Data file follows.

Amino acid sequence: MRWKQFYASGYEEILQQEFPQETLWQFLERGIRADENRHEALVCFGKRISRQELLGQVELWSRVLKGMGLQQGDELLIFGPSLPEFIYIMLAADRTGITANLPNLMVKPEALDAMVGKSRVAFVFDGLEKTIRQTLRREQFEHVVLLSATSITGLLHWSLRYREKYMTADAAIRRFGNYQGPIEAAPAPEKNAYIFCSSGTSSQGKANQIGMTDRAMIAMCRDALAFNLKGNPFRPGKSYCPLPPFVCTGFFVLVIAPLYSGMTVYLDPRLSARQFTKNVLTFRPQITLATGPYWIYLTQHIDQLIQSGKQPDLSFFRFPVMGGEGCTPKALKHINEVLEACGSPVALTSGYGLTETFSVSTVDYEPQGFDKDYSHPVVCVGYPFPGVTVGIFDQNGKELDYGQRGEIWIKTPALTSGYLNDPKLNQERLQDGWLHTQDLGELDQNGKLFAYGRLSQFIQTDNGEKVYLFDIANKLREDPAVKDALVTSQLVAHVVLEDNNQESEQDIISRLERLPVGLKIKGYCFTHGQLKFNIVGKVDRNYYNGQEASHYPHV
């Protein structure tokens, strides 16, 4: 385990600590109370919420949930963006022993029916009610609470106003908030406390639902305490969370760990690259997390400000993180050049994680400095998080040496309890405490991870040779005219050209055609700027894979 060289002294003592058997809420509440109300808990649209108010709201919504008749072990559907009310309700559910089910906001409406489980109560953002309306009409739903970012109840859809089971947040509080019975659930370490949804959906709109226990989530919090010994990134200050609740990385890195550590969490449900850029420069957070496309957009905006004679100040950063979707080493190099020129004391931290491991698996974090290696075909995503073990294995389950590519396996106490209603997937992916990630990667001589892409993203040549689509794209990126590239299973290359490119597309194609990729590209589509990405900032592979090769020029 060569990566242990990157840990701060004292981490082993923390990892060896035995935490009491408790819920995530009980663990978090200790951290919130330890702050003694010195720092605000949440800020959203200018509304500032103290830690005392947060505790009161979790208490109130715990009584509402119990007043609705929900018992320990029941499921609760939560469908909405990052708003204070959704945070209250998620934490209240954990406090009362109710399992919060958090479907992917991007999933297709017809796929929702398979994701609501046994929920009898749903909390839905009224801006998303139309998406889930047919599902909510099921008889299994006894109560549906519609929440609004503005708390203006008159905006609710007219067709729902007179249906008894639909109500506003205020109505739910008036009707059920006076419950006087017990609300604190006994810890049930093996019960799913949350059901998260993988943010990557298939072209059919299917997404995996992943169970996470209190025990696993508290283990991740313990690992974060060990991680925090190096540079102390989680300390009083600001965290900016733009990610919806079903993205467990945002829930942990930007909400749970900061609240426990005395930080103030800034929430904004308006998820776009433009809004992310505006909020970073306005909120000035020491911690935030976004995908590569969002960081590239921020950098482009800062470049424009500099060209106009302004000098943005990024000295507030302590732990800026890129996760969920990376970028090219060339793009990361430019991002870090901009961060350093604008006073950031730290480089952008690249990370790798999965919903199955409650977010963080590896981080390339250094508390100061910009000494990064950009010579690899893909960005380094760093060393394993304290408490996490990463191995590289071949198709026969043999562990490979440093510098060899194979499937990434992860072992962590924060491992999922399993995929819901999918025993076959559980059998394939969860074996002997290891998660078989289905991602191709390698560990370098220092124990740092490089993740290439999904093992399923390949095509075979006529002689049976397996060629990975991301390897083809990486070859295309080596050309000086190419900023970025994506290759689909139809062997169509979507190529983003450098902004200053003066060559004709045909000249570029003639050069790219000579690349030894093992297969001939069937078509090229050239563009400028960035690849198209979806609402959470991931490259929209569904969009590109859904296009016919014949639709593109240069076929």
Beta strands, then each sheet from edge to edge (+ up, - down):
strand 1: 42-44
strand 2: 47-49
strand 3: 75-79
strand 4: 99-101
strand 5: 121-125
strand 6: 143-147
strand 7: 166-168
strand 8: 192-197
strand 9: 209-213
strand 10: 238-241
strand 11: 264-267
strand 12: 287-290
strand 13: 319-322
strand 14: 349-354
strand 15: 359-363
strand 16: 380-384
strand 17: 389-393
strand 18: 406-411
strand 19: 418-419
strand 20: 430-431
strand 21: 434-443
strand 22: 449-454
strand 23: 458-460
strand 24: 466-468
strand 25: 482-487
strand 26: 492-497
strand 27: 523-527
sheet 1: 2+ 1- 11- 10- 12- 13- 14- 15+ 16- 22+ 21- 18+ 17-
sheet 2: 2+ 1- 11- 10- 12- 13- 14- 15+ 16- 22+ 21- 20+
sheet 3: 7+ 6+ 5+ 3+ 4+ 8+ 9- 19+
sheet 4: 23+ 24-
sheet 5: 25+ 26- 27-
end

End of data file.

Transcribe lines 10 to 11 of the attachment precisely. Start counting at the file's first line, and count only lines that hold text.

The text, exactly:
strand 7: 166-168
strand 8: 192-197